JOHAN DE BRUIJN en JACCO HOOIKAMMER, “Als ze het maar netjes aandoen”. Nieuwe betekenissen van de Staphorster streekdracht.

Summary: “If they only wear it properly” New meanings of the traditional dress from Staphorst.

This article describes the traditional clothing in Staphorst on the verge of becoming  occasional dress. Staphorst, a calvinist village in the northern part of The Netherlands, is one of the few remaining places where traditional dress is worn everyday by a substantial number of women, and a few men. In this survey, some thirty people were interviewed informally to understand what it means to wear traditional clothing, and when and why people choose to do so. Four cases were investigated. Firstly, people presenting the traditional dress in the local museum, secondly, men in the local choir wearing traditional menswear, thirdly, women and children wearing the local costume visiting The Hague on Prinsjesdag (state opening of parliament), and fourthly, the Staphorst is hip (“fashionable Staphorst”) phenomenon, where people find inspiration in traditional dress.

These four cases show us some remarkable facts. Wearing the local dress may seem an exclusive right to the villagers, but according to public opinion, anyone may do so as long as it conforms to local customs. For women wearing the traditional dress, their clothes are a vehicle to express their main values. Not so much for the men joining the Staphorst men’s choir, where traditional dress is no more than a means to show uniformity. In this way, they do not differ from the committees organising the women’s and children’s visits to Prinsjesdag. They do not allow people to join the group in burger: everyone should wear the Staphorst costume. Within these margins, deviation from the norms is allowed. Clashing opinions can be seen in a new local trend, in which traditional clothing is re-used in more fashionable objects. Many people are either very positive, or very negative about this trend.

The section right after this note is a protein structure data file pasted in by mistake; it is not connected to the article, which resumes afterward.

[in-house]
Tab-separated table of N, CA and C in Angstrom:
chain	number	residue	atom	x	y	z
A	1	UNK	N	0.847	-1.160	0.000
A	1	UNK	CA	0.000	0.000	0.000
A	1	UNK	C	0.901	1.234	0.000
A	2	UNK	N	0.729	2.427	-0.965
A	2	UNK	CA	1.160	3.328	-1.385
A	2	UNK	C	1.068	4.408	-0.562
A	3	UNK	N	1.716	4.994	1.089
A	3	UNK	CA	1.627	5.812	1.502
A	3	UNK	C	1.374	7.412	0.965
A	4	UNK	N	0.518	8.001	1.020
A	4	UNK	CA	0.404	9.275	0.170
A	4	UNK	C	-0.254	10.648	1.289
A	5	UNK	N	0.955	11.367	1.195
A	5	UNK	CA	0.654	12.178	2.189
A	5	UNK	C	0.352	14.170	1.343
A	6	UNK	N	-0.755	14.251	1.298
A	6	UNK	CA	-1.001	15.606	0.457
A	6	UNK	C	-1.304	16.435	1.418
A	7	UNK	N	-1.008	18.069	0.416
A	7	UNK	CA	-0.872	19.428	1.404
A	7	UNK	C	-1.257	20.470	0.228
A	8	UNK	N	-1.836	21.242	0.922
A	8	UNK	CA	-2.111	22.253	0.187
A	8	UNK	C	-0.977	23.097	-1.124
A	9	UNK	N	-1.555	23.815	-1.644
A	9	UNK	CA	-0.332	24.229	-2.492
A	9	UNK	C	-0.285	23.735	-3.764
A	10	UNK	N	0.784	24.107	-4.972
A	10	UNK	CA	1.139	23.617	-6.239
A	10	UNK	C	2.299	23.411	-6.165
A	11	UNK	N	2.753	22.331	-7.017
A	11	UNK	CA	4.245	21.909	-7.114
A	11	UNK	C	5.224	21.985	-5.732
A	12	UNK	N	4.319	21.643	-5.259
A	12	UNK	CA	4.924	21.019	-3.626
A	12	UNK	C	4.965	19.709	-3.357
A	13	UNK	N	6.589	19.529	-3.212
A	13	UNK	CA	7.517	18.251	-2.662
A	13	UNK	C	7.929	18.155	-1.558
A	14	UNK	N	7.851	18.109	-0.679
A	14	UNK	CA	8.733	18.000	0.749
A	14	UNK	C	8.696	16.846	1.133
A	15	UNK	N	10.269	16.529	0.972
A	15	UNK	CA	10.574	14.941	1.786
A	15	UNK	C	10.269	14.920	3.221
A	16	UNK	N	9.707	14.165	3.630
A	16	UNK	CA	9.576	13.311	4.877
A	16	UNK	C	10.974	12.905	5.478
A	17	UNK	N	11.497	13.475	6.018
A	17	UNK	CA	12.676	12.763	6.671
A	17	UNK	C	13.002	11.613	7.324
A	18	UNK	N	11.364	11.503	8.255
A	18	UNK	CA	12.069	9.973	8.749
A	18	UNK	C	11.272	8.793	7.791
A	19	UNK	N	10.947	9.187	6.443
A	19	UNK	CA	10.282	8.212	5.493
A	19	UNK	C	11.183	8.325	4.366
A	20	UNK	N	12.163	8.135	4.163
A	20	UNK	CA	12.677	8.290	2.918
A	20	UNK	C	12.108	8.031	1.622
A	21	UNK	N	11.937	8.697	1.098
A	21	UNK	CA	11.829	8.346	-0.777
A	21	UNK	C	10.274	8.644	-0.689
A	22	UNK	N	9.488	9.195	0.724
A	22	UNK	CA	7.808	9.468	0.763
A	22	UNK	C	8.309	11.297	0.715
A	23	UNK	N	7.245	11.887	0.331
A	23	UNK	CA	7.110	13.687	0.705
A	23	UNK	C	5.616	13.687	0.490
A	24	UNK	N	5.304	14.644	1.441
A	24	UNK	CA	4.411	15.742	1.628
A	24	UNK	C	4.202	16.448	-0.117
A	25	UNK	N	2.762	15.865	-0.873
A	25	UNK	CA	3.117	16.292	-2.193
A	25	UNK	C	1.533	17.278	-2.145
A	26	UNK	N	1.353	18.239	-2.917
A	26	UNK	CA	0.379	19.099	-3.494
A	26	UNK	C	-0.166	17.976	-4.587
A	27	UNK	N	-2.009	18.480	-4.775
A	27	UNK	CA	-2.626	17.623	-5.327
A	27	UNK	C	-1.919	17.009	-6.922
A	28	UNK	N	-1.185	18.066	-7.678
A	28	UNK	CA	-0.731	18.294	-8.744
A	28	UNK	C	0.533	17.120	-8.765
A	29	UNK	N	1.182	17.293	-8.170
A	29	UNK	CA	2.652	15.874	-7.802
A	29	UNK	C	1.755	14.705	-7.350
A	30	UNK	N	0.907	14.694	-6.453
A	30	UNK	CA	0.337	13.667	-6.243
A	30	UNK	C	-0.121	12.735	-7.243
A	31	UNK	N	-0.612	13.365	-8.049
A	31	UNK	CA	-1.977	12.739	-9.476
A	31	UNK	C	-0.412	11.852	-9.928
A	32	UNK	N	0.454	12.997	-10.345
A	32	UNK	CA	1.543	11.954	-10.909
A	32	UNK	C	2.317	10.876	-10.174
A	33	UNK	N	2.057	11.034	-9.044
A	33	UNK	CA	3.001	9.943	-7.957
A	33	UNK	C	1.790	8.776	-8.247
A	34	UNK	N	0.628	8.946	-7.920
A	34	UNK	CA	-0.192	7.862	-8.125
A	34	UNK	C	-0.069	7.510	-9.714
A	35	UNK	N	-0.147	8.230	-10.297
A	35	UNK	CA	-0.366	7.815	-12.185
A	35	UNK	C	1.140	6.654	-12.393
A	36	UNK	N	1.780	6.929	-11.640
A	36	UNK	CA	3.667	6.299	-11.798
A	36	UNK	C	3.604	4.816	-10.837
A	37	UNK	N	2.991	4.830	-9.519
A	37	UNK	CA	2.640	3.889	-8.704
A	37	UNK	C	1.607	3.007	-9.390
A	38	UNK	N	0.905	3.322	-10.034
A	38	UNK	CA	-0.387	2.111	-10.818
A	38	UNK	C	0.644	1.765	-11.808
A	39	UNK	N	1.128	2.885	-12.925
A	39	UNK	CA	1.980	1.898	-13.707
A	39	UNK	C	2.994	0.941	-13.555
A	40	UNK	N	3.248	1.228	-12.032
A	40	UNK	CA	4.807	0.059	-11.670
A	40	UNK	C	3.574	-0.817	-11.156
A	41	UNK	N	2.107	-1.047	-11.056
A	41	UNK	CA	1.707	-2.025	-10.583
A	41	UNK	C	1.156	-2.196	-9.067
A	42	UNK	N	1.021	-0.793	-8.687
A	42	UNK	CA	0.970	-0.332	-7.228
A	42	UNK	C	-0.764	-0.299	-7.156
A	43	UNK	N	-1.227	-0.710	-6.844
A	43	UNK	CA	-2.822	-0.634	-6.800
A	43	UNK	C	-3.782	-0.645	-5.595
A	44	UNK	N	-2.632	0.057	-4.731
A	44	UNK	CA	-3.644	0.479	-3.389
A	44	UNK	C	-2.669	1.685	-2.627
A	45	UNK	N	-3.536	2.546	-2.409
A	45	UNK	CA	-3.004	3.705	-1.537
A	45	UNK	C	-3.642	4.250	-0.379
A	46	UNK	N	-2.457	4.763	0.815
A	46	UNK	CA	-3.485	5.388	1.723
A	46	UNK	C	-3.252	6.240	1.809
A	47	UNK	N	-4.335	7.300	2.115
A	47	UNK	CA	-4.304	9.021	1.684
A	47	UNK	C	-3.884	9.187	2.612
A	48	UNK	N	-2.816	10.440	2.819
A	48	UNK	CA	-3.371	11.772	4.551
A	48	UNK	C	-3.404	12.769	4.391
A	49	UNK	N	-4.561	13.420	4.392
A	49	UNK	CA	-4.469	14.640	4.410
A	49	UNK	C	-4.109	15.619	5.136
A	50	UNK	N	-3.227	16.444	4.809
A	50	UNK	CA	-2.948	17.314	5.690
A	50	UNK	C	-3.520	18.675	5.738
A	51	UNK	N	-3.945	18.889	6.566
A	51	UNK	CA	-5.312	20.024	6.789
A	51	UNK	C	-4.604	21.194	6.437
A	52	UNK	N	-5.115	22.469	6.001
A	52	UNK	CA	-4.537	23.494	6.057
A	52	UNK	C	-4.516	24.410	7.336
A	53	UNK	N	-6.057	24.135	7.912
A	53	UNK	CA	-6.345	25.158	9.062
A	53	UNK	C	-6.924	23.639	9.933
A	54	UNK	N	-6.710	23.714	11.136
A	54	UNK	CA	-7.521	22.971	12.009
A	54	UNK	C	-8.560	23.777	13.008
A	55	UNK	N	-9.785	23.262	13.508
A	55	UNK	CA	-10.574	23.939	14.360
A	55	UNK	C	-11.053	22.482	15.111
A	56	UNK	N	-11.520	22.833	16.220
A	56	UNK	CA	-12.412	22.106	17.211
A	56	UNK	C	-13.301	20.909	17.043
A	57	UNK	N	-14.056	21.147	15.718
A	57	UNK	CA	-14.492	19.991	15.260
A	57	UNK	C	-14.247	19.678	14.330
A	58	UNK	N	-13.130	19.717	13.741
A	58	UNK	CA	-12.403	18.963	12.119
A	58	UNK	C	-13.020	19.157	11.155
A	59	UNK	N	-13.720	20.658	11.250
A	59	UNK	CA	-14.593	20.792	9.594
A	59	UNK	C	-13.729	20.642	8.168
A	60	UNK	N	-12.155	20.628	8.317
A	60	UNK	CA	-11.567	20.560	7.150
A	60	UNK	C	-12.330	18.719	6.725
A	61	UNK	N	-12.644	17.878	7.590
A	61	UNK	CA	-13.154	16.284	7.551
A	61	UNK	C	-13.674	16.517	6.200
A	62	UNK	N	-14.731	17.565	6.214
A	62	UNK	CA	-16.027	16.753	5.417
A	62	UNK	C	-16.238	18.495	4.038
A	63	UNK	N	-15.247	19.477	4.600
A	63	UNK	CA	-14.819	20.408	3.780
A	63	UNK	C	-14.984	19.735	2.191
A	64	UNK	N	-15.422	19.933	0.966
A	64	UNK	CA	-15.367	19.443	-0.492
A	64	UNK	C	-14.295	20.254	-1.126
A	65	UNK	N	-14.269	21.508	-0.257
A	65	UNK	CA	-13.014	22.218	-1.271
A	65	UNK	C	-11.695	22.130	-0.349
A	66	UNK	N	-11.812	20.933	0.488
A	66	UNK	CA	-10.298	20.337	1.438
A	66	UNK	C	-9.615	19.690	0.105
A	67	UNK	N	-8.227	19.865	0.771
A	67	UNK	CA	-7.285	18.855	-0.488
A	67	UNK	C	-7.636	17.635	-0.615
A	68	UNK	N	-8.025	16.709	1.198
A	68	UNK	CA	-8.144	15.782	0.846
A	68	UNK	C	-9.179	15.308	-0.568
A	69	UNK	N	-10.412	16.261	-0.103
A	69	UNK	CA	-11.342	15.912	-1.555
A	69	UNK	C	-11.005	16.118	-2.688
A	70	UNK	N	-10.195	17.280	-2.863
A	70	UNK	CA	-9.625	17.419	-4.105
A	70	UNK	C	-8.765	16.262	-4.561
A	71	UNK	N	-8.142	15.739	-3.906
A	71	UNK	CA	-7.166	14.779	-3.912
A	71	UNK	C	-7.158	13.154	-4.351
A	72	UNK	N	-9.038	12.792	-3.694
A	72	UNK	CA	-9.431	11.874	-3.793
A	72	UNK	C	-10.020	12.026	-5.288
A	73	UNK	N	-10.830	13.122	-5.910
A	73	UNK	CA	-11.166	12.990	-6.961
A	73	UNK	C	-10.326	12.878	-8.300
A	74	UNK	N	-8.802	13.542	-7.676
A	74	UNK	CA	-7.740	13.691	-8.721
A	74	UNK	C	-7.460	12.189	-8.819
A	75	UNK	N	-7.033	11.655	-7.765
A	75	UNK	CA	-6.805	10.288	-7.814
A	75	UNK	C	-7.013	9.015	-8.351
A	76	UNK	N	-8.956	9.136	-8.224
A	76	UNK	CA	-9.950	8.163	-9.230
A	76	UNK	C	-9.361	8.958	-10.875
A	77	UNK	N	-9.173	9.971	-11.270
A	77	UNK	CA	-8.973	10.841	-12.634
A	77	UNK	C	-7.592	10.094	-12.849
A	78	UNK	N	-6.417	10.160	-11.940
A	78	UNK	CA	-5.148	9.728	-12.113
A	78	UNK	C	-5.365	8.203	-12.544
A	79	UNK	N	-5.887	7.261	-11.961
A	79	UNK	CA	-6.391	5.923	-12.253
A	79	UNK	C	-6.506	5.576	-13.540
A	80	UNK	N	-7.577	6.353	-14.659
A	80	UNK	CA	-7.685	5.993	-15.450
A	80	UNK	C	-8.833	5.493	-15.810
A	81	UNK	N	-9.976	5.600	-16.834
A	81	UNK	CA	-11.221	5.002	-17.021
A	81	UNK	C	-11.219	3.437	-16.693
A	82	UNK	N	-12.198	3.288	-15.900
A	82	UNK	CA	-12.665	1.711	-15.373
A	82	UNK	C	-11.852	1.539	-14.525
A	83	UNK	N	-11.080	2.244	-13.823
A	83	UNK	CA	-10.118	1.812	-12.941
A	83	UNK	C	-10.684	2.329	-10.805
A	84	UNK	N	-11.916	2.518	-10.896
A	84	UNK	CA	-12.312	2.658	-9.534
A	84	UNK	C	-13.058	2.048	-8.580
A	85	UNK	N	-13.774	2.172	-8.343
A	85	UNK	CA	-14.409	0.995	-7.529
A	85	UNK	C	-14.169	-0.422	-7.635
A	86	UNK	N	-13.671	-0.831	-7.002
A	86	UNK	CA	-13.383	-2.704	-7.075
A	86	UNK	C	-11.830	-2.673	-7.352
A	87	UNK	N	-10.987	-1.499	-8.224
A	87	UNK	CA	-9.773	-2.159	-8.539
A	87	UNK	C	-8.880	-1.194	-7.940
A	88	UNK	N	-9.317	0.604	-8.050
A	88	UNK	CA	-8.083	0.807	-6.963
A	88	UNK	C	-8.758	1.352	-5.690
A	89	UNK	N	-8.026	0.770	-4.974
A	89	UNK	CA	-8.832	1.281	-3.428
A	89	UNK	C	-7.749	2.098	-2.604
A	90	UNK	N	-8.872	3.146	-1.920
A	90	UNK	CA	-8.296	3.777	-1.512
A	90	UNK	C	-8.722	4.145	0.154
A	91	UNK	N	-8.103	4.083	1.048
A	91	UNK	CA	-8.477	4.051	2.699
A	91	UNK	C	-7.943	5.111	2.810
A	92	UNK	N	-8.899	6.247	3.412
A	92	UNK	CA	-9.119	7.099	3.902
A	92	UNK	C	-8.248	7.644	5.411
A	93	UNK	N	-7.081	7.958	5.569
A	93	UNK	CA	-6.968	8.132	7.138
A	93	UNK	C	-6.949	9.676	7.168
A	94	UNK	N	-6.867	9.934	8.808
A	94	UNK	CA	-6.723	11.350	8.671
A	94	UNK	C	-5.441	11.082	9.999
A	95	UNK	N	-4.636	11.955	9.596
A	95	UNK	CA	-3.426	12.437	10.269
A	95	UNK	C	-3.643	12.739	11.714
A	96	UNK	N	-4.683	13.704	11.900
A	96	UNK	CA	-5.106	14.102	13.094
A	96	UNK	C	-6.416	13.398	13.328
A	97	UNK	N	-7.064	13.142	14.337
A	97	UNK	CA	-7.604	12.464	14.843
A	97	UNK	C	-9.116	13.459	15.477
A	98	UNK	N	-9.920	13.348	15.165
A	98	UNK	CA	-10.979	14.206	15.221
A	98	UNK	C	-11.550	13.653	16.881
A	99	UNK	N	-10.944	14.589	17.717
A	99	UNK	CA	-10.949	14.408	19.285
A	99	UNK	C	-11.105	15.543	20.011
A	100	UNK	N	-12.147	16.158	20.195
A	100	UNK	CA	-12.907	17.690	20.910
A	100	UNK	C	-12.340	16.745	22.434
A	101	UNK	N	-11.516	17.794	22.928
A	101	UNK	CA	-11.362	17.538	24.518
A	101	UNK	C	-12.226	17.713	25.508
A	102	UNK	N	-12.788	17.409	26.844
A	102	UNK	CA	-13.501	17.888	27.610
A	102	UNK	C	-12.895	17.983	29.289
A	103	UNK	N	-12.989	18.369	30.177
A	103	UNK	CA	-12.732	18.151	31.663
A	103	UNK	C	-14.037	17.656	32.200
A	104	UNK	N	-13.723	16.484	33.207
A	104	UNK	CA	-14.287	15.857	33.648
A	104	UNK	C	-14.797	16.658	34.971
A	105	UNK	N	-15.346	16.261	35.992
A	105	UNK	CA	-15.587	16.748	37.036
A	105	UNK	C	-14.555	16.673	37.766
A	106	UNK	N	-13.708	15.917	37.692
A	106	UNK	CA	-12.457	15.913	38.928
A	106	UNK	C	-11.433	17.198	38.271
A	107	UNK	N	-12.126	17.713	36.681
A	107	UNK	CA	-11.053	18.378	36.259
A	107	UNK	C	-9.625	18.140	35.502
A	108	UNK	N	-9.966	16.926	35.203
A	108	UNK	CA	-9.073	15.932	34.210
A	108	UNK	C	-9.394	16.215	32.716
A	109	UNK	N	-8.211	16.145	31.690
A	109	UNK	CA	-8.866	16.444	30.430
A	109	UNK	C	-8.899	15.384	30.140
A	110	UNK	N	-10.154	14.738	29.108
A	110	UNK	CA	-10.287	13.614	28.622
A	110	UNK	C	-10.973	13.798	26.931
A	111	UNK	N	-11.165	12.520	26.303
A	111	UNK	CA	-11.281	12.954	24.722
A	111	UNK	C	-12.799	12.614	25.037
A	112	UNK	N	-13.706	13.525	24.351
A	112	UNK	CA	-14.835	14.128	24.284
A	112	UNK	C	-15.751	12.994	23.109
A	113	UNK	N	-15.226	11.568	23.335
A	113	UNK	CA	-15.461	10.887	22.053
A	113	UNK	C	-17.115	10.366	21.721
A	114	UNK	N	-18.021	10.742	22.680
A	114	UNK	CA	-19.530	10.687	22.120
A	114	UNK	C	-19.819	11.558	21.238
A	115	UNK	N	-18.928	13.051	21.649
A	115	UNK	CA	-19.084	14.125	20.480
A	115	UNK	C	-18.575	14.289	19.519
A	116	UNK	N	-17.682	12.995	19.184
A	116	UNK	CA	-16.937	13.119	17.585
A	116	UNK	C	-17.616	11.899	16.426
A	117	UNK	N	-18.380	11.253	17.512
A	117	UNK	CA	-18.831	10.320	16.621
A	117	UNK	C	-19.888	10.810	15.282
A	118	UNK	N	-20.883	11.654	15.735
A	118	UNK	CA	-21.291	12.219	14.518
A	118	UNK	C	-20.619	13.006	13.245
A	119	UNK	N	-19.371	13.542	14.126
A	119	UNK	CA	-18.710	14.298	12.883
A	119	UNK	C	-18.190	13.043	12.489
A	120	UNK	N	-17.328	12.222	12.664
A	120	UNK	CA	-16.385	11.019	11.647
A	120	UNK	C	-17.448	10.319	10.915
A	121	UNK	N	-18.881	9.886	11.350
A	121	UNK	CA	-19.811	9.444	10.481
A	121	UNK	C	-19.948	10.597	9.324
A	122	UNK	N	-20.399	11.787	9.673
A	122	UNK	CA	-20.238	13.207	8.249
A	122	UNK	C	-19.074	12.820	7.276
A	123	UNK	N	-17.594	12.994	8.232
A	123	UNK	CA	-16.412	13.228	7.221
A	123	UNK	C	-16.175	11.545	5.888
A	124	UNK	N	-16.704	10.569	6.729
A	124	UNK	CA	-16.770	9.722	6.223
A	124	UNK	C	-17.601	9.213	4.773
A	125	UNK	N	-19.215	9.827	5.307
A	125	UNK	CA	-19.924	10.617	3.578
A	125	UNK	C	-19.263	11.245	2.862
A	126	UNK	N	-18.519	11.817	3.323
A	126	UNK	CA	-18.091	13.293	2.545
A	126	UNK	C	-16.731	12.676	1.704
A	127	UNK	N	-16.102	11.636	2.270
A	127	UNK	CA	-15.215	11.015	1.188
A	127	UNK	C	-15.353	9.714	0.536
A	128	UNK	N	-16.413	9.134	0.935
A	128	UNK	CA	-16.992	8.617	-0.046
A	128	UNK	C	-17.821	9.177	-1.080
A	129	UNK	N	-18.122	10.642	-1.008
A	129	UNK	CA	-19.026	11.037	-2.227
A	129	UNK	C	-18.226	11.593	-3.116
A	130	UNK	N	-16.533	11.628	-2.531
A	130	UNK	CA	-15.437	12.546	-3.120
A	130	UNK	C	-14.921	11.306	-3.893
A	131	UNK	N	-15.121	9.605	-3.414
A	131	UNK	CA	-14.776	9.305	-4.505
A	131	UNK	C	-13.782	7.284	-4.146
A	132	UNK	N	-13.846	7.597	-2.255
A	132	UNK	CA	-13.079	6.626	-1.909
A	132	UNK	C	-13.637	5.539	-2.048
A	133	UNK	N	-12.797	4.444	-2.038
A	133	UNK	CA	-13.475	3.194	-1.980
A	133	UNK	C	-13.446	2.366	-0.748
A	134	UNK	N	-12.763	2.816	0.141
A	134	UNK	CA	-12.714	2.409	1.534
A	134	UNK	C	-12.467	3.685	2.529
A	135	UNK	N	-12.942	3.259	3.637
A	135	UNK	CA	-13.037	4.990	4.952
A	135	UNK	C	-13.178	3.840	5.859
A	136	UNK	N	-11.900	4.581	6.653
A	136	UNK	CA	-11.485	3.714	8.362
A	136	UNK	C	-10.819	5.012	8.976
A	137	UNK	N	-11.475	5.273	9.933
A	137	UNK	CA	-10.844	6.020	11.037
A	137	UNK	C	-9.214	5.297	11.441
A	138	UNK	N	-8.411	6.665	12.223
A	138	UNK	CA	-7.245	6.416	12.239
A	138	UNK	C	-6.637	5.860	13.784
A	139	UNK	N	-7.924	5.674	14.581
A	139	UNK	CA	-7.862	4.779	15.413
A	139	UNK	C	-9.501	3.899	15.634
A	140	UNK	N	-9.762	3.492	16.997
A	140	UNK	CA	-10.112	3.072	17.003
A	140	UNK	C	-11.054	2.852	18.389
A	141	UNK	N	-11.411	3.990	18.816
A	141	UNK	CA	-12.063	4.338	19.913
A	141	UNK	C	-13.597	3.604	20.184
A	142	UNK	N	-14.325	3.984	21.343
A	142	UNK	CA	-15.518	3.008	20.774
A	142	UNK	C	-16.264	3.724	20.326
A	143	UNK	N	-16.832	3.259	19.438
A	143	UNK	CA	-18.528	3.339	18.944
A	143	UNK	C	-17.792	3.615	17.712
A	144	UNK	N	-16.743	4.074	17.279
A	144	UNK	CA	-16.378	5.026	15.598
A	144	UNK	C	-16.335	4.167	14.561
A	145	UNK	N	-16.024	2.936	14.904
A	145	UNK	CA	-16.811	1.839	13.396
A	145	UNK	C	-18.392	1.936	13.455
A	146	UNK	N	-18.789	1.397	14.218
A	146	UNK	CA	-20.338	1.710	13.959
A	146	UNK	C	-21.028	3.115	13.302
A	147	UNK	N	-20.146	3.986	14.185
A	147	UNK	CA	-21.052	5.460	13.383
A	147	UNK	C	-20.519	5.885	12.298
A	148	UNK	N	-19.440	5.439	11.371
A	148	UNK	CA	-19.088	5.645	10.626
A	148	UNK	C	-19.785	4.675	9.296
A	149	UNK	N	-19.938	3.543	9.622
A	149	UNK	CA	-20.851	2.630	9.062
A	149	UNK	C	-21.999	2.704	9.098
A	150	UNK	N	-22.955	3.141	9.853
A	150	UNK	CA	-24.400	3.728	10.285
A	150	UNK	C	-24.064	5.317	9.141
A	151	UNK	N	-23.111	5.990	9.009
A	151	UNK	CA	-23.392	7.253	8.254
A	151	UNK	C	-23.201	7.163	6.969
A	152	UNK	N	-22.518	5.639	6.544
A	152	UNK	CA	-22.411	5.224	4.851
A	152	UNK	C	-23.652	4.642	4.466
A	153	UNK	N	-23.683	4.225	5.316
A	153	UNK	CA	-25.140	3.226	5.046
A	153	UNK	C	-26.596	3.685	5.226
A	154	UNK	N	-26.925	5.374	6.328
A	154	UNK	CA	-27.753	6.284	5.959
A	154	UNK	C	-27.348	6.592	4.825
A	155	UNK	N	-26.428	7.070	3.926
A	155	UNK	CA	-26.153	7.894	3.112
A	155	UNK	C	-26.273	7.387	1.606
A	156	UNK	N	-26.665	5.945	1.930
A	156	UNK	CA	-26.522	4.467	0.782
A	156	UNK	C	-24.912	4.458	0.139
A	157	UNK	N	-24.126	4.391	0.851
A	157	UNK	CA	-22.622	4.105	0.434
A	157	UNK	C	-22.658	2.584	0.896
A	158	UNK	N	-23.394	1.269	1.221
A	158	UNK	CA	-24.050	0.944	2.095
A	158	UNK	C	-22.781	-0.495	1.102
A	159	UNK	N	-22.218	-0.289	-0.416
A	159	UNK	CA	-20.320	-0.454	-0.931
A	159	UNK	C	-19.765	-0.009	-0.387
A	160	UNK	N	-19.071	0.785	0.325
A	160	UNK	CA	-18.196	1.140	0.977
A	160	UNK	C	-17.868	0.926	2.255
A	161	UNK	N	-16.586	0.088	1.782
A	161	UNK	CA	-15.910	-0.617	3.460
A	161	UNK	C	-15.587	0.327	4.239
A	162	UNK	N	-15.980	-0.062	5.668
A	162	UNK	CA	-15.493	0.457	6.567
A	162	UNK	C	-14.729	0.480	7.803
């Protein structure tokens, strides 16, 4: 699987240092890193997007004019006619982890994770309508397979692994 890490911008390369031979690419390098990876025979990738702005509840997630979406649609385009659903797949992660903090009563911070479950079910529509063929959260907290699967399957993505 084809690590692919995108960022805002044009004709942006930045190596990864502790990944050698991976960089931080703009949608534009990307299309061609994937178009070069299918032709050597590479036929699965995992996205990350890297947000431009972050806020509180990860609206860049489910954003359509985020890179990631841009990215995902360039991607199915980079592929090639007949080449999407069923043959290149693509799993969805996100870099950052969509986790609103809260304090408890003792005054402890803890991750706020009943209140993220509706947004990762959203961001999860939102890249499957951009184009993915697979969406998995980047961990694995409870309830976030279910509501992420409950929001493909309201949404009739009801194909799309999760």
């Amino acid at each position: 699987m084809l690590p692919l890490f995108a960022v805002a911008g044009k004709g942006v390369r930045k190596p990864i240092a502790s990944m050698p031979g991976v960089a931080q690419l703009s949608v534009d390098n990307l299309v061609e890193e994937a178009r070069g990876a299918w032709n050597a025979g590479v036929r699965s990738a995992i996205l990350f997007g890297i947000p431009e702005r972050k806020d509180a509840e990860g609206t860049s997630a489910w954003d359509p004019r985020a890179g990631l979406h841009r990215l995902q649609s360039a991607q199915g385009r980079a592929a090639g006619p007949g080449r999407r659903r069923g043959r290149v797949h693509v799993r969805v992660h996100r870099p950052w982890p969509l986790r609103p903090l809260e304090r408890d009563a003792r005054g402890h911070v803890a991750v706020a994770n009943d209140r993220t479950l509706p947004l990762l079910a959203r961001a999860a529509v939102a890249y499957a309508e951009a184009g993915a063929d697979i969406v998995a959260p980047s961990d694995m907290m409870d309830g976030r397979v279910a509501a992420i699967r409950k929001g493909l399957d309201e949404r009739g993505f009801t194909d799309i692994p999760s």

The local costume in Staphorst has been more than merely a way of everyday clothing for decades. It is a part of a culture of representation and special occasions. Quoting key ethnological literature, the search for authenticity will be a useless effort. Anybody wearing the traditional dress does so in his or her authentic way, expressing the village identity. Staphorst clothing is often seen as a cultural phenomenon that is slowly but surely disappearing. This article offers a different perspective on traditional clothing as a part of a dynamic culture in which folklore is meaningful and symbolic. New studies on traditional clothing in other parts of The Netherlands may turn out to be worthwhile.

MAAIKE FEITSMA, Van volkscultuur tot haute cultuur – De relatie tussen mode en “Neerlandsheid”

Summary: From Folklore to “Haute Couture” The Relation between Fashion and “Dutchness

This article scrutinises the collections inspired by Dutch cultural heritage that were designed around the turn of the last century by Dutch designers as Alexander van Slobbe, Jan Taminiau, Viktor & Rolf and Francisco van Benthum. These collections stand out in the history of Dutch fashion because their aesthetics do not match the perception of Dutch fashion that has defined the fashion discourse of the previous ten years: theirs are minimalist, austere palettes and straight silhouettes without clear references to earlier styles or other ages. In contrast, the collections discussed feature fashion that starts from national history and national heritage.